The battle to protect New Zealand’s multi million dollar mānuka honey industry from international interlopers is expected to cost $5.5 million over the next 10 years.
Photo: RNZ / Alexa Cook
An industry group told government officials last night in Wellington the best way to defend Aotearoa’s mānuka product would be to trade mark the term, then fight for a Geographical Indication in much the same way as France has done with champagne.
Mānuka honey is used in wound dressings and medical gels, in many beauty products and, of course, as a spread for toast or to put in your tea.
New Zealand’s mānuka honey trade is now worth $180 million but that could double in 10 years if the brand is protected.
Business Advisor, John Hill, said the cost to trademark the term and gain a geographical indication sign – which would link mānuka as a product of New Zealand – was a small price to pay to protect the industry.
“It’s a pretty good investment. If we don’t do anything, we’ve already got Australia hot on our tail, we’ve got Portugal, Mexico, Paraguay, they’re all talking about planting mānuka.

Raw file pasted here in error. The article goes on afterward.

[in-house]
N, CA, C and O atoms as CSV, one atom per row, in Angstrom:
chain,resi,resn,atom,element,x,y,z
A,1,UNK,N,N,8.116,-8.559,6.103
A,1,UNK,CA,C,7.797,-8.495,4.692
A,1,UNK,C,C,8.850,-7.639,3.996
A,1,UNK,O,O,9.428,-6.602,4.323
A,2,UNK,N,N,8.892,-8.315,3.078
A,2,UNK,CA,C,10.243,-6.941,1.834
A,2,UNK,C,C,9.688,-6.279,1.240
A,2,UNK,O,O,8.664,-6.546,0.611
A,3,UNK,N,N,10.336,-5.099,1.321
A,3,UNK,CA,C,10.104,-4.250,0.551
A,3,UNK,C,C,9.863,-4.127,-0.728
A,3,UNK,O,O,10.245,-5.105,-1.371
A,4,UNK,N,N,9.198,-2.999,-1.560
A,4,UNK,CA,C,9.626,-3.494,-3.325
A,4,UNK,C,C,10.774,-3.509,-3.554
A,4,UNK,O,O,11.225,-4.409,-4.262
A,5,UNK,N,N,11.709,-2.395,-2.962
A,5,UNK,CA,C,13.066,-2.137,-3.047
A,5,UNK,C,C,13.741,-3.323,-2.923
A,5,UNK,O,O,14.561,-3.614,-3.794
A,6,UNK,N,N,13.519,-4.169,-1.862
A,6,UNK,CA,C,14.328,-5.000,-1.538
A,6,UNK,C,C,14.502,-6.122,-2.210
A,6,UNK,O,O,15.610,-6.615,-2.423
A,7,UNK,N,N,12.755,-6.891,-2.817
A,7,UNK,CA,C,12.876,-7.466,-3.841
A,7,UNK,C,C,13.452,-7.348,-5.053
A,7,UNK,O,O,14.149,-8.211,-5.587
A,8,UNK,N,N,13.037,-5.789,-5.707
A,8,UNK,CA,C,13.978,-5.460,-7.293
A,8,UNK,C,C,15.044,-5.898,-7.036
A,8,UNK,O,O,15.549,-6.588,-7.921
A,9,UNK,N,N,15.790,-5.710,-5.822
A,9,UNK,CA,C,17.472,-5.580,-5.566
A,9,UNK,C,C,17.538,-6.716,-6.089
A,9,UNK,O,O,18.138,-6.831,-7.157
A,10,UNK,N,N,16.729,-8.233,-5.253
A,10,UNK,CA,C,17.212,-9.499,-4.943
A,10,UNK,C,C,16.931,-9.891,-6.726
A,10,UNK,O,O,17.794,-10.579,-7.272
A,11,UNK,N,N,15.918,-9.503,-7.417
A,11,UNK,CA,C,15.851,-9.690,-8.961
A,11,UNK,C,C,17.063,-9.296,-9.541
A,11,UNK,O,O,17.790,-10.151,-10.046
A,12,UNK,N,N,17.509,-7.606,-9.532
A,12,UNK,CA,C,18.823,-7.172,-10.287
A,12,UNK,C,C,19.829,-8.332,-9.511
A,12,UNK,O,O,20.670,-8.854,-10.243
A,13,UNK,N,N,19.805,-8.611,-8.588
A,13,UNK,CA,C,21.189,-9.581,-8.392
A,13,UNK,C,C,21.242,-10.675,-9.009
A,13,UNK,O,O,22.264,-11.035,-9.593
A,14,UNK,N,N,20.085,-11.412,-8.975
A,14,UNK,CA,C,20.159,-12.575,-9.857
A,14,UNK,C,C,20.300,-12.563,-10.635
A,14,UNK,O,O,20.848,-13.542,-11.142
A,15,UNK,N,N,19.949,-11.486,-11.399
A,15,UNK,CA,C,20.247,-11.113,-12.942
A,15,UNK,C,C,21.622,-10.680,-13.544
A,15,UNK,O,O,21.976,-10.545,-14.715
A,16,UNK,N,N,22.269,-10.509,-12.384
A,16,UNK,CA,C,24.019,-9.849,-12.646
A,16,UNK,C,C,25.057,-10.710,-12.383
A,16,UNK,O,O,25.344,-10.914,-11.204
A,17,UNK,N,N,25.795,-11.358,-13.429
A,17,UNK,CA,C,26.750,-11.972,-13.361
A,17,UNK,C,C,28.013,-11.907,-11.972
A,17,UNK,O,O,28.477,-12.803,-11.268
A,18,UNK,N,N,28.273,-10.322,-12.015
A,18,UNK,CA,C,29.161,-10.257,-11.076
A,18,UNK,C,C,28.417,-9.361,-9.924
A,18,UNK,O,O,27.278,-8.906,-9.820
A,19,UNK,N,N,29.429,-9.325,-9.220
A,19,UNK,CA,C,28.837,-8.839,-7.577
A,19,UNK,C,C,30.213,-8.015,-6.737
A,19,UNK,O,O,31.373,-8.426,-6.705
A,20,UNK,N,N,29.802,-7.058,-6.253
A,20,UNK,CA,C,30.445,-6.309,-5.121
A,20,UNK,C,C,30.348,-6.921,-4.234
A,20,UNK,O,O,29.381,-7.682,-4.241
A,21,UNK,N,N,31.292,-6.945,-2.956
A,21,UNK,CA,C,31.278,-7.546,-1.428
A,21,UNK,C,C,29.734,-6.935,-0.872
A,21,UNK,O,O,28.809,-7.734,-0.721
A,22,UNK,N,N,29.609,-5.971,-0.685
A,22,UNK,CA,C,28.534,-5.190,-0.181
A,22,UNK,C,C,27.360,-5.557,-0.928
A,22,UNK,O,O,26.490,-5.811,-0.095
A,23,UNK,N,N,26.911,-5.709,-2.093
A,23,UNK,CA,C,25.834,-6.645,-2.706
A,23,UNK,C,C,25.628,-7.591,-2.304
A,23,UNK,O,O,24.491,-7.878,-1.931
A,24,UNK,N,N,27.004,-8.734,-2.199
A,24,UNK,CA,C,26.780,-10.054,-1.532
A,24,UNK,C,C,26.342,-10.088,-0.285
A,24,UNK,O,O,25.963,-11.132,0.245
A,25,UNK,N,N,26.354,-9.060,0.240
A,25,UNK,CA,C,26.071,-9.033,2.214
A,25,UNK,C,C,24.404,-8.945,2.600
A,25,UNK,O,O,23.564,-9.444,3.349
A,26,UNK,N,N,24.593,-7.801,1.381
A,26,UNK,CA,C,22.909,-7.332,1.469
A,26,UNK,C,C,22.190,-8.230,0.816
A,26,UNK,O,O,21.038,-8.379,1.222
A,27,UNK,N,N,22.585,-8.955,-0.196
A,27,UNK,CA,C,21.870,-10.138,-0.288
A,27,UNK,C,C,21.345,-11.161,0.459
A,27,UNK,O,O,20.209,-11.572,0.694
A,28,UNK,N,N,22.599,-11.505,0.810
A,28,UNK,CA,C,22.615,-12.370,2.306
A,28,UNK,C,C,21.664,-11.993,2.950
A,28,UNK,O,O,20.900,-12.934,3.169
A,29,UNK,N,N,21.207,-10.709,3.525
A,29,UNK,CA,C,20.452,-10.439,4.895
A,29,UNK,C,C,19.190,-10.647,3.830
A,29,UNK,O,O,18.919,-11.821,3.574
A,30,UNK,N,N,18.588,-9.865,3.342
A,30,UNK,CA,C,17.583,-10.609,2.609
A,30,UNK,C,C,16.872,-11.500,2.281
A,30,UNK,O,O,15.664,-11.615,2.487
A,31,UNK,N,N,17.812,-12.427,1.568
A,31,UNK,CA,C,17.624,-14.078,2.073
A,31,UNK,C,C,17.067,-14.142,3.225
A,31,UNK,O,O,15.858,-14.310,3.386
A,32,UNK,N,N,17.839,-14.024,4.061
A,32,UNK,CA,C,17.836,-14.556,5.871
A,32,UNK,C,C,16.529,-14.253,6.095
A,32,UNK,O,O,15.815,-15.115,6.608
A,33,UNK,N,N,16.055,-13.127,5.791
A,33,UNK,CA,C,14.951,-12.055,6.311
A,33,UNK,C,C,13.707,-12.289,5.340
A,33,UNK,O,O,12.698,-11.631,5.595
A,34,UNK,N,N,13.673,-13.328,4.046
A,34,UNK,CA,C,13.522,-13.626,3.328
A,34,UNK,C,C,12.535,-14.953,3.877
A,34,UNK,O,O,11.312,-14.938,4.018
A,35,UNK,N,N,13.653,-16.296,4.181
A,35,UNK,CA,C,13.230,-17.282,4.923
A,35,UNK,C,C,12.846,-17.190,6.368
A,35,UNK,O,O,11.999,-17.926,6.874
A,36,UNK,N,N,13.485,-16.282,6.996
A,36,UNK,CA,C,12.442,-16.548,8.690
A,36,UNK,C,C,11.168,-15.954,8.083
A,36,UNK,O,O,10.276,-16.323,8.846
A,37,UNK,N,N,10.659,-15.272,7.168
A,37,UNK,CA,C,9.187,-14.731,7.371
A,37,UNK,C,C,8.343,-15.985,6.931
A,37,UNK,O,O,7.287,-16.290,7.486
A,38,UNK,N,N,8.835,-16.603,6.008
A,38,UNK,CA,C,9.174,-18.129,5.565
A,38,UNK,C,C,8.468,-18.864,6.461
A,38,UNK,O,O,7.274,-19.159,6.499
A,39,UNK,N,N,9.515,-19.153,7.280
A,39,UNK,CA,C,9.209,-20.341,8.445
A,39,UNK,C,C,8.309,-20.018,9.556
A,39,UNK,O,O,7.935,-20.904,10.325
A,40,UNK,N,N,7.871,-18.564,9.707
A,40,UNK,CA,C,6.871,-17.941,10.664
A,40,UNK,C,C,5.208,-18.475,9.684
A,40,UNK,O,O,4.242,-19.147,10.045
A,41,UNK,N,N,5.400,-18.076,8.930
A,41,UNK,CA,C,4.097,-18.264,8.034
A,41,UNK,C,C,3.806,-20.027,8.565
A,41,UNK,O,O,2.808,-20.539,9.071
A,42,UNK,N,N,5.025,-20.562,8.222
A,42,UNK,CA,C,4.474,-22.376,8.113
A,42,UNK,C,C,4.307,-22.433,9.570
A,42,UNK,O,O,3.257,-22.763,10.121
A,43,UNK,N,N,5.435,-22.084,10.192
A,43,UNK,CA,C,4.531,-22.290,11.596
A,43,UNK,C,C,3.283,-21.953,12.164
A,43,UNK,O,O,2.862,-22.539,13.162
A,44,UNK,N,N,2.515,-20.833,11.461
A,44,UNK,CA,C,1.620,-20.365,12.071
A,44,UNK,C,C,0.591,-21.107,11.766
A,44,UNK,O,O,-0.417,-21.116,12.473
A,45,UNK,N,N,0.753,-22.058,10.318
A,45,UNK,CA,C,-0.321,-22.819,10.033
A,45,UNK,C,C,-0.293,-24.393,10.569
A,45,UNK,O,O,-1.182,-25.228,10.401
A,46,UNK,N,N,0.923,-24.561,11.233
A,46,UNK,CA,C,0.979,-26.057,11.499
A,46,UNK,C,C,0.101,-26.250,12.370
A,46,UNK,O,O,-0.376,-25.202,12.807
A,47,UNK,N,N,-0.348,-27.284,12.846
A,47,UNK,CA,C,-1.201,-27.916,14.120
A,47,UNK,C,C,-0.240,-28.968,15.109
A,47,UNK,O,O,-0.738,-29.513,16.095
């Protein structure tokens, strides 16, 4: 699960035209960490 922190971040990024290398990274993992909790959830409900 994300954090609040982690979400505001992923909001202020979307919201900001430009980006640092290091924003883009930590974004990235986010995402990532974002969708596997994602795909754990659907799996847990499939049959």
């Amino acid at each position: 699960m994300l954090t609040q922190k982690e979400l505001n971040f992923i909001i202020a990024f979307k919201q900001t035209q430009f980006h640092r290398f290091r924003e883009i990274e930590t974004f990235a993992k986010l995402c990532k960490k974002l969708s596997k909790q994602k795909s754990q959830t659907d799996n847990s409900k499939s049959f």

“The return is very, very good.”
Australia is already trying to muscle in on the mānuka money, claiming to have more than 80 species of leptospermum scoparium which is the plant used to make mānuka honey – while New Zealand only has one.
But John Rawcliff from the Mānuka Honey Appellation Society said mānuka was a Māori name and consumers expect it to come from New Zealand.
He said Australia has made up its own definition of Mānuka honey and it was misleading consumers.
“Their actual definition is very, very weak. That is, it’s half, or even lower, as what we would describe as mānuka.
“Their multi-floral definition is so broad, it doesn’t have a criteria, any honey virtually in Australia could be called multi-floral mānuka.
“Now that’s, to be blunt, appaling, it’s misleading the consumer, it’s wrong.”
Victor Goldsmith, a manager for the Miere Coalition, a group of land trusts from the East Coast, said up to 70 percent of mānuka honey was made on Māori land and iwi had a huge stake in the industry.
“Our responsibility as kaitiaki of Aotearoa and all our taonga including our native species and mānuka, that’s our intergenerational obligation to ensure our next generation is in a better state.”
Both New Zealand and the UK have accepted “mānuka honey” as a certification mark, which will allow the Mānuka Honey Appellation Society to seek further protection of the term.
John Rawcliff said trademarking “Mānuka honey” will be a long and expensive journey, but he wasn’t giving up.
“It is a long journey. Scottish Whiskey I think started in 1919, it’s taken a long time. Champagne took its time. Sadly, the law takes its time and we have to work through the process.”
The industry is currently seeking certification marks in China and the United States.
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